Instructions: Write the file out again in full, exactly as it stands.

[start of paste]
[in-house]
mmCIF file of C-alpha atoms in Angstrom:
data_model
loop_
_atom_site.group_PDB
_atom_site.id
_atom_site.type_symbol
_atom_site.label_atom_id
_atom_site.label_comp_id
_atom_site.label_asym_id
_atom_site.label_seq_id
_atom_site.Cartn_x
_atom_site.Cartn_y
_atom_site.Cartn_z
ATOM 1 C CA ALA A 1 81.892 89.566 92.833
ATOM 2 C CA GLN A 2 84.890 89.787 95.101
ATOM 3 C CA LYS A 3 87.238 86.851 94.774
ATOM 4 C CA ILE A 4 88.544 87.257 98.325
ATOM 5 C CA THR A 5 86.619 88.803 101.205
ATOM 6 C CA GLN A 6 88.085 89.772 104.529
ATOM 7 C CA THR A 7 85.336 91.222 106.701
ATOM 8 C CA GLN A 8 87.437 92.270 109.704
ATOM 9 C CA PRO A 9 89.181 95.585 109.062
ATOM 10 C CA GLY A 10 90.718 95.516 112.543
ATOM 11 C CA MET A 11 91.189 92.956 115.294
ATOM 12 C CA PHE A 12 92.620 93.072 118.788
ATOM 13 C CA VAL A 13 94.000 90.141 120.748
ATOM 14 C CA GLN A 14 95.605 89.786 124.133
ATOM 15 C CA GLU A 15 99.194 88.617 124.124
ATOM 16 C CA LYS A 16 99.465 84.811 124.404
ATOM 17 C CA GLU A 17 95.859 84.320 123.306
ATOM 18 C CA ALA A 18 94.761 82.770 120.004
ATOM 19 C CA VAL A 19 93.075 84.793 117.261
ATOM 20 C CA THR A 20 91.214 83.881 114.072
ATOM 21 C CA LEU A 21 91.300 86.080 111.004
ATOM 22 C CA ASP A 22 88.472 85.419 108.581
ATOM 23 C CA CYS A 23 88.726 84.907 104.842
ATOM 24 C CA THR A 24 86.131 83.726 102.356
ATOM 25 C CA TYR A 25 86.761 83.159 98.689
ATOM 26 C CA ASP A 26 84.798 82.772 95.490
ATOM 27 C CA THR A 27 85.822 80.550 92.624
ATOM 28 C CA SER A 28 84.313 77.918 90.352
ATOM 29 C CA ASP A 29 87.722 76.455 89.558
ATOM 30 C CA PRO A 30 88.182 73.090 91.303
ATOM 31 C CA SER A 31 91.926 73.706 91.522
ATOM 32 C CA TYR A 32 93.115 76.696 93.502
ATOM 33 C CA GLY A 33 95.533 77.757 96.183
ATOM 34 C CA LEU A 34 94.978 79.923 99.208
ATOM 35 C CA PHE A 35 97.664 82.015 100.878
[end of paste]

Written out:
[in-house]
mmCIF file of C-alpha atoms in Angstrom:
data_model
loop_
_atom_site.group_PDB
_atom_site.id
_atom_site.type_symbol
_atom_site.label_atom_id
_atom_site.label_comp_id
_atom_site.label_asym_id
_atom_site.label_seq_id
_atom_site.Cartn_x
_atom_site.Cartn_y
_atom_site.Cartn_z
ATOM 1 C CA ALA A 1 81.892 89.566 92.833
ATOM 2 C CA GLN A 2 84.890 89.787 95.101
ATOM 3 C CA LYS A 3 87.238 86.851 94.774
ATOM 4 C CA ILE A 4 88.544 87.257 98.325
ATOM 5 C CA THR A 5 86.619 88.803 101.205
ATOM 6 C CA GLN A 6 88.085 89.772 104.529
ATOM 7 C CA THR A 7 85.336 91.222 106.701
ATOM 8 C CA GLN A 8 87.437 92.270 109.704
ATOM 9 C CA PRO A 9 89.181 95.585 109.062
ATOM 10 C CA GLY A 10 90.718 95.516 112.543
ATOM 11 C CA MET A 11 91.189 92.956 115.294
ATOM 12 C CA PHE A 12 92.620 93.072 118.788
ATOM 13 C CA VAL A 13 94.000 90.141 120.748
ATOM 14 C CA GLN A 14 95.605 89.786 124.133
ATOM 15 C CA GLU A 15 99.194 88.617 124.124
ATOM 16 C CA LYS A 16 99.465 84.811 124.404
ATOM 17 C CA GLU A 17 95.859 84.320 123.306
ATOM 18 C CA ALA A 18 94.761 82.770 120.004
ATOM 19 C CA VAL A 19 93.075 84.793 117.261
ATOM 20 C CA THR A 20 91.214 83.881 114.072
ATOM 21 C CA LEU A 21 91.300 86.080 111.004
ATOM 22 C CA ASP A 22 88.472 85.419 108.581
ATOM 23 C CA CYS A 23 88.726 84.907 104.842
ATOM 24 C CA THR A 24 86.131 83.726 102.356
ATOM 25 C CA TYR A 25 86.761 83.159 98.689
ATOM 26 C CA ASP A 26 84.798 82.772 95.490
ATOM 27 C CA THR A 27 85.822 80.550 92.624
ATOM 28 C CA SER A 28 84.313 77.918 90.352
ATOM 29 C CA ASP A 29 87.722 76.455 89.558
ATOM 30 C CA PRO A 30 88.182 73.090 91.303
ATOM 31 C CA SER A 31 91.926 73.706 91.522
ATOM 32 C CA TYR A 32 93.115 76.696 93.502
ATOM 33 C CA GLY A 33 95.533 77.757 96.183
ATOM 34 C CA LEU A 34 94.978 79.923 99.208
ATOM 35 C CA PHE A 35 97.664 82.015 100.878